US Open first round: Fowler sets pace but Casey challenges
Erin Hills had been set up to play to 7,845 yards in the first round, surpassing the record set at Chambers Bay in 2015 by 150 yards, but a combination of wide fairways and a course softened by previous thunderstorms helped Fowler card seven birdies in a flawless opening 65.
That equalled the lowest score in relation to par in the first round of a US Open, Jack Nicklaus and Tom Weiskopf having both shot 63 in the first round on the par-70 layout at Baltusrol in 1980.
“It’s always cool to be part of some sort of history in golf, but I’d rather be remembered for something that’s done on Sunday,” said Fowler, who finished in the top five in all four majors in 2014 but has yet to win one of the game’s biggest prizes.
“I didn’t see seven under at the start of the week, but today is the best we are going to get. I just kept making putts when it mattered.
“It was nice. You don’t get many rounds at the US Open that are stress-free. I knew I needed to drive it well and from there was just able to manage hitting and continuing to swing well and hitting good shots and rolling a couple in.”
Fowler, 28, who was 25 over par for his previous four rounds in the US Open, ended the day a shot ahead of compatriot Xander Schauffele and England’s Paul Casey, with Tommy Fleetwood, Brian Harman and Brooks Koepka a shot further back.
Lee Westwood, who is seeking his first major title at the 77th attempt, carded a 69 which was matched by compatriot Andrew Johnston, but defending champion and world No 1 Dustin Johnson struggled to a three-over-par 75.
Rory McIlroy, who said players might as well “pack your bags and go home,’’ if they could not hit the wide fairways, found just five of them and slumped to a 78, despite having eagled the second by driving the green on the 330-yard par four.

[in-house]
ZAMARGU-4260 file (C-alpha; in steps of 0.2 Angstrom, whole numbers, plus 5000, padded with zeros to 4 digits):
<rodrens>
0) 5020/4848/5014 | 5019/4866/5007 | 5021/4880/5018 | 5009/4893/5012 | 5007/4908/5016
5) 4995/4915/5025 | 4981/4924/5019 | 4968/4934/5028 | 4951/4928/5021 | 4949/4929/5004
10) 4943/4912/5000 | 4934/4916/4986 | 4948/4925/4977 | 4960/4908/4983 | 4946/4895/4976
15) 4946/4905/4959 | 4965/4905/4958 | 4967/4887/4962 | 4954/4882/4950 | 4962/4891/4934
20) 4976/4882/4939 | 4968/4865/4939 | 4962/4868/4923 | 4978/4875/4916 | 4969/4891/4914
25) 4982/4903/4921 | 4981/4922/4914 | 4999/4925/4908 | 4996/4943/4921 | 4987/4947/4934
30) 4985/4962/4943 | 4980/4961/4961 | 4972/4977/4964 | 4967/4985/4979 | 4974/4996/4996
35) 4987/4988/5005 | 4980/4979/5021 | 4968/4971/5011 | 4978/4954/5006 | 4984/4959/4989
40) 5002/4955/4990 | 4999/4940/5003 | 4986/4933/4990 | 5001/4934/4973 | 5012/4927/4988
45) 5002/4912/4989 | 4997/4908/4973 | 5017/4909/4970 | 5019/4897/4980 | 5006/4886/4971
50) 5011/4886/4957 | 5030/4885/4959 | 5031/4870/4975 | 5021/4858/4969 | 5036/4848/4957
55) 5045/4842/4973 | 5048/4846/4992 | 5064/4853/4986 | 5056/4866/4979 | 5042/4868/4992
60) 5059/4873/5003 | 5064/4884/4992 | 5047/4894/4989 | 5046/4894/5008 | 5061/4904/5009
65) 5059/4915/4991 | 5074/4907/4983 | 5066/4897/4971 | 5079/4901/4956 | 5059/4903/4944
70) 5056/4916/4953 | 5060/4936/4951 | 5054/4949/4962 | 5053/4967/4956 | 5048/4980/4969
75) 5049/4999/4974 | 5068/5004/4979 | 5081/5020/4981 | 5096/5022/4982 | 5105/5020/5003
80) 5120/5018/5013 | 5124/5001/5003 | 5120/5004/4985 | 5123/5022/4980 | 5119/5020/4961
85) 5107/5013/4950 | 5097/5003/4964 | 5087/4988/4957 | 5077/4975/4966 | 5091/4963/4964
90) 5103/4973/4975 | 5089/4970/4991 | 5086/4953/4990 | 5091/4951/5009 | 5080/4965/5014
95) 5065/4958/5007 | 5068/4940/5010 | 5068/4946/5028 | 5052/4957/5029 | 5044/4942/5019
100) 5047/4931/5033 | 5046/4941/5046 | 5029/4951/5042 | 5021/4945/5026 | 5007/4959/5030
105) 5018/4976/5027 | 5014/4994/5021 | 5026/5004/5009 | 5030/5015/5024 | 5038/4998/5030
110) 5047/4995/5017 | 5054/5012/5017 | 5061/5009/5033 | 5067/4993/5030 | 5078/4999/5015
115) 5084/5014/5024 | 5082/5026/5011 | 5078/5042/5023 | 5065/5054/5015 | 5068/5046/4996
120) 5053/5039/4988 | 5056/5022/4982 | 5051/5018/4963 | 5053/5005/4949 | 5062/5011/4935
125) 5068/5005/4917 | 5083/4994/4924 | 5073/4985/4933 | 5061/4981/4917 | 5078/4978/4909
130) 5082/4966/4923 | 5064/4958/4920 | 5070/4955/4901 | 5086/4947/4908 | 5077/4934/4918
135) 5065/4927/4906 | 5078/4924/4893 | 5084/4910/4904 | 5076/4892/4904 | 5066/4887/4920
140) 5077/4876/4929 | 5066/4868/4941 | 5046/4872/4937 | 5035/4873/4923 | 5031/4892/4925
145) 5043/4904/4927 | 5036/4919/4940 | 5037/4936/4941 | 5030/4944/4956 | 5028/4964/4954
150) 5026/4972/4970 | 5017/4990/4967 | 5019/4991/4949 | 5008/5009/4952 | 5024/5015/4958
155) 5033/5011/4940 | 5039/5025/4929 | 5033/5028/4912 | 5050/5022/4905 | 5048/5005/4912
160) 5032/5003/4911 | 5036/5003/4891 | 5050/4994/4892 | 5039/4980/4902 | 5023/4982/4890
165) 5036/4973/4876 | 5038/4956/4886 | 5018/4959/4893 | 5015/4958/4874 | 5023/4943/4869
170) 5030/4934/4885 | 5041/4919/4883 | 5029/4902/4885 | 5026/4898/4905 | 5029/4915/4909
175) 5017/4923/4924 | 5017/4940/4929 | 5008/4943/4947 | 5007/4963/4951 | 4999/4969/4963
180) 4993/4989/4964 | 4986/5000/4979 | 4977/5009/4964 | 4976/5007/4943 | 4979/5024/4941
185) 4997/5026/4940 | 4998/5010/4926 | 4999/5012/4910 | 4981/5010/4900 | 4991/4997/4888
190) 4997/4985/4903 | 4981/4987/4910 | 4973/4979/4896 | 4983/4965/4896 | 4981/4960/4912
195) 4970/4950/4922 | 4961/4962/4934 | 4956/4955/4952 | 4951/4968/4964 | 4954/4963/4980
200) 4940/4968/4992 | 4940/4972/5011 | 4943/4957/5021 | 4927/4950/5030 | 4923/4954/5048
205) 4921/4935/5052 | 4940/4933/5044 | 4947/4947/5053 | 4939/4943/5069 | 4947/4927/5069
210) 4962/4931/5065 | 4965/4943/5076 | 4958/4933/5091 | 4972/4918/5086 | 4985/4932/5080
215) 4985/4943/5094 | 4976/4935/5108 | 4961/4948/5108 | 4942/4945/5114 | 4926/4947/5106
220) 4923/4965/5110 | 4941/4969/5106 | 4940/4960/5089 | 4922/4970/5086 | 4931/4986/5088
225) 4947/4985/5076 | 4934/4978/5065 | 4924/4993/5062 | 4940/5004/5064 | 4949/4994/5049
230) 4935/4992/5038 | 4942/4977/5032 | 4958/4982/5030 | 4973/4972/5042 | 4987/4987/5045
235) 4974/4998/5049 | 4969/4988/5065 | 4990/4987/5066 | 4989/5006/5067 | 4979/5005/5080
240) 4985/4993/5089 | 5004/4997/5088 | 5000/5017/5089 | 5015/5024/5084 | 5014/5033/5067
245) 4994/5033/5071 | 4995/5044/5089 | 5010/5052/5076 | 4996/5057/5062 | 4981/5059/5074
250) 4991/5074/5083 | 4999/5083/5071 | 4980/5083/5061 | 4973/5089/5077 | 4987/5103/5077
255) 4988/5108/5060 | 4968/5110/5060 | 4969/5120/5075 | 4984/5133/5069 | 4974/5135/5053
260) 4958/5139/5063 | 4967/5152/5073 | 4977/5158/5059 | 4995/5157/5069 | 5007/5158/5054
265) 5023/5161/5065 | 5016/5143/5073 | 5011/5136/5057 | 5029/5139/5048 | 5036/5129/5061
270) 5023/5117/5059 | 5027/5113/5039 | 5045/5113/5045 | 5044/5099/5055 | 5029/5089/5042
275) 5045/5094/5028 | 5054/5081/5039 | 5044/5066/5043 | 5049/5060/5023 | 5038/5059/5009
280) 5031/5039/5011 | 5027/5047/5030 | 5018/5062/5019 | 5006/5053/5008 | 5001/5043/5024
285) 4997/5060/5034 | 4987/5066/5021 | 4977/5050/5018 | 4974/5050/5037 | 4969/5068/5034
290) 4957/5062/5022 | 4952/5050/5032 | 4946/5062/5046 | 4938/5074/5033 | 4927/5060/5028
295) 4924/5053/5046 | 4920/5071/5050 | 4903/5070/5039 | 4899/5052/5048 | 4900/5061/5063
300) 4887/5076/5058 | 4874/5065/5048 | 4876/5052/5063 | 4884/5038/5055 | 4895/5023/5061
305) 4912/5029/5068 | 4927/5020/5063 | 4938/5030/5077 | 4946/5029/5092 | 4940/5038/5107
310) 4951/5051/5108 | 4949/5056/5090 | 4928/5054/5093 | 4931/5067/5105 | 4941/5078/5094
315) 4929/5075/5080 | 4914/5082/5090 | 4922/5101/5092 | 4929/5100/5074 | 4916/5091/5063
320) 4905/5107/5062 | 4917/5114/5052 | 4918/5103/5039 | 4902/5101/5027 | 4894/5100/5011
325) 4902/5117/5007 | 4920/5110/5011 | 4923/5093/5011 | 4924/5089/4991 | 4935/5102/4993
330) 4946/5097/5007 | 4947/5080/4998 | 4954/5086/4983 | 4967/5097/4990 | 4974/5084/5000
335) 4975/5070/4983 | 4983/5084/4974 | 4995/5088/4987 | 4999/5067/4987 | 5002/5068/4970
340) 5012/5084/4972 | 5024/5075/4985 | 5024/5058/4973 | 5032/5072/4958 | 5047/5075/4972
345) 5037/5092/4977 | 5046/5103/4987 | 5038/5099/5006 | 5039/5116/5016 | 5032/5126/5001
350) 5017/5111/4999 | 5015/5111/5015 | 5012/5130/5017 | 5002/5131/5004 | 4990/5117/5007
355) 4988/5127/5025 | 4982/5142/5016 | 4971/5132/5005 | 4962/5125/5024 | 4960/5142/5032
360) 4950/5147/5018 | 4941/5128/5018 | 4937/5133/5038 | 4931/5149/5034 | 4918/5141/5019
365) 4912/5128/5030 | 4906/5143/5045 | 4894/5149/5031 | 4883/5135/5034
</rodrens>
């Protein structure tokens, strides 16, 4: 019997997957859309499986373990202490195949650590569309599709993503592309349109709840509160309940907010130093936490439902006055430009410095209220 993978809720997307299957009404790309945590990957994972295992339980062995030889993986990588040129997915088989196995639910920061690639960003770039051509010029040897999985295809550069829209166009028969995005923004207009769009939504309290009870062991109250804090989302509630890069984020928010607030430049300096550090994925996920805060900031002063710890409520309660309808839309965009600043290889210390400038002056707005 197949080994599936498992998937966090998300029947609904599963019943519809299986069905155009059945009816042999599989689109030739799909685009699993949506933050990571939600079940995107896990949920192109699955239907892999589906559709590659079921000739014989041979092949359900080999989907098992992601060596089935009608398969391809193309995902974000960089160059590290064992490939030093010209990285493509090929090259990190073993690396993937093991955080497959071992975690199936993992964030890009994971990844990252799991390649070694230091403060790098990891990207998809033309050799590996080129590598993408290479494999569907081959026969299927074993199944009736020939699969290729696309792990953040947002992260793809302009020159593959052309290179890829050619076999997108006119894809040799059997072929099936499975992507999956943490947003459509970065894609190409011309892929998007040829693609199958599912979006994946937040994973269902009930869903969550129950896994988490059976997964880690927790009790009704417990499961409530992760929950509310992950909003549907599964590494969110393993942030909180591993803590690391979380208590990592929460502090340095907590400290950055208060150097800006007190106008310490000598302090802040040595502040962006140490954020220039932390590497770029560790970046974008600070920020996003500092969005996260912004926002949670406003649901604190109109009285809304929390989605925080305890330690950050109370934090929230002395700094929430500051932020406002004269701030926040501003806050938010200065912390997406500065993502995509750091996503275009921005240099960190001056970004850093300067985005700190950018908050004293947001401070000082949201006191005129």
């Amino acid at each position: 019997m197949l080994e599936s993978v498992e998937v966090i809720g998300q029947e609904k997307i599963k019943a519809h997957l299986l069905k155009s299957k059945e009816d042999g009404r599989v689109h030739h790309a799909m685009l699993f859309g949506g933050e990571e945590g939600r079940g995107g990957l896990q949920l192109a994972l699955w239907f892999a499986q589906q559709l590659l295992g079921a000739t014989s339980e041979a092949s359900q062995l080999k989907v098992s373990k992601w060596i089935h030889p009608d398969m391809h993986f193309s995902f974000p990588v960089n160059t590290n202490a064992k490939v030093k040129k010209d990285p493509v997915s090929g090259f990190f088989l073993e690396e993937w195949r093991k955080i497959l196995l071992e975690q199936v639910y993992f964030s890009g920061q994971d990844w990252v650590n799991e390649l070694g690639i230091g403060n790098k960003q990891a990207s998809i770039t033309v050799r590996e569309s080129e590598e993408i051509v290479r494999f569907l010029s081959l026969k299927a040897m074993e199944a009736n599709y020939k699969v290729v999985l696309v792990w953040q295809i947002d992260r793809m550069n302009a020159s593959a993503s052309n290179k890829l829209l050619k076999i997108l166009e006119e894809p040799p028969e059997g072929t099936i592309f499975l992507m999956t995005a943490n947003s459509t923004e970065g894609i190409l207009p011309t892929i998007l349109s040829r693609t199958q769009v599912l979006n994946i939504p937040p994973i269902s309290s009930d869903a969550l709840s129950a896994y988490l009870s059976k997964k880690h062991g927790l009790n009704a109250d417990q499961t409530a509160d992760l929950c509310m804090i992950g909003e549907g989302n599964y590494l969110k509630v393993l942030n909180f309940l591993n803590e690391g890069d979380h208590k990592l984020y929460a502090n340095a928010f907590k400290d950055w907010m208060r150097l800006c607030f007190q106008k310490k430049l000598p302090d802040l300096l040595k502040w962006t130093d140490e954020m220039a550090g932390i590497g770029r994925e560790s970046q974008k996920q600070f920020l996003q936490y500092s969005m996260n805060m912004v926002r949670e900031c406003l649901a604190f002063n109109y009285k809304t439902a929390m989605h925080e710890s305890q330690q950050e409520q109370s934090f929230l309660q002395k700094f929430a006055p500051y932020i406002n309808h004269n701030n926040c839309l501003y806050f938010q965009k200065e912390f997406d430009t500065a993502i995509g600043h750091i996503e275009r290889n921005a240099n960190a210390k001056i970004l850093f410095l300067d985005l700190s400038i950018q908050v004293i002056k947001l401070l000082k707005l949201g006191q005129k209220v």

Casey has recorded three consecutive top-six finishes in the Masters, but has just one top-10 in the US Open in 13 attempts.
“I would have snapped your arm off for six under,” said the 39-year-old, who chipped in for an eagle on the first and added six birdies and two bogeys.
“I watched Rickie this morning and was hoping and praying if I could get the same kind of conditions I would be half as good as Rickie Fowler, so to be right behind him I’m ecstatic.
“This was a fun low round. I don’t know that I’ve ever played a US Open where I’ve had that much enjoyment.”
Fleetwood has made the cut in just one of his seven major appearances to date, but the 26-year-old from Southport made an ideal start with a birdie on his opening hole and added four more in a brilliant putting display.
“The course was as receptive as it’s going to be but I never really tried to make a birdie, they just seemed to happen along the way,” said Fleetwood, who finished second behind Johnson in the WGC-Mexico Championship earlier this season and lost in a play-off in the Shenzhen International in April.
“But towards the end I holed some great putts for par. No matter how fast you start or how many birdies you make, the pars are the ones that keep you in it. You don’t really think about shooting five under at the US Open. Seven under is ridiculous.”
Westwood’s 69 was just the third time the former world No 1 has broken 70 in the first round of the US Open, with his lowest score of 67 coming last year.
“I played great,” said the 44-year-old, who shot 80 when playing with eventual winner Johnson in the final round at Oakmont. “I missed one fairway, one green and that was the double bogey (on the 12th).
“My short game was great at Wentworth (in the BMW PGA Championship) but my ball-striking is really coming back to its best now and if I keep going then there’s no reason I can’t be in contention on Sunday.”
The dry weather meant that Phil Mickelson missed the US Open for the first time since 1993 in order to attend his daughter’s high-school graduation.
Only a lengthy weather delay - and there have been several already this week - would have given the five-time major winner a chance of being at the ceremony and then flying by private jet from California to Wisconsin.
But when play started in perfect conditions, Mickelson informed USGA executive director Mike Davis he would not be able to compete and first alternate Roberto Diaz took his place. Diaz carded a level-par 72.
Yorkshire duo Matt Fitzpatrick and Danny Willett had contrasting fortunes.
Fitzpatrick had seven birdies in his round but a double-bogey seven checked his progress as he posted a 70 and Willett, who won the 2016 Masters, birdied the par-three ninth, his last hole, but signed for a nine-over-par 81, the joint second worst score of the day.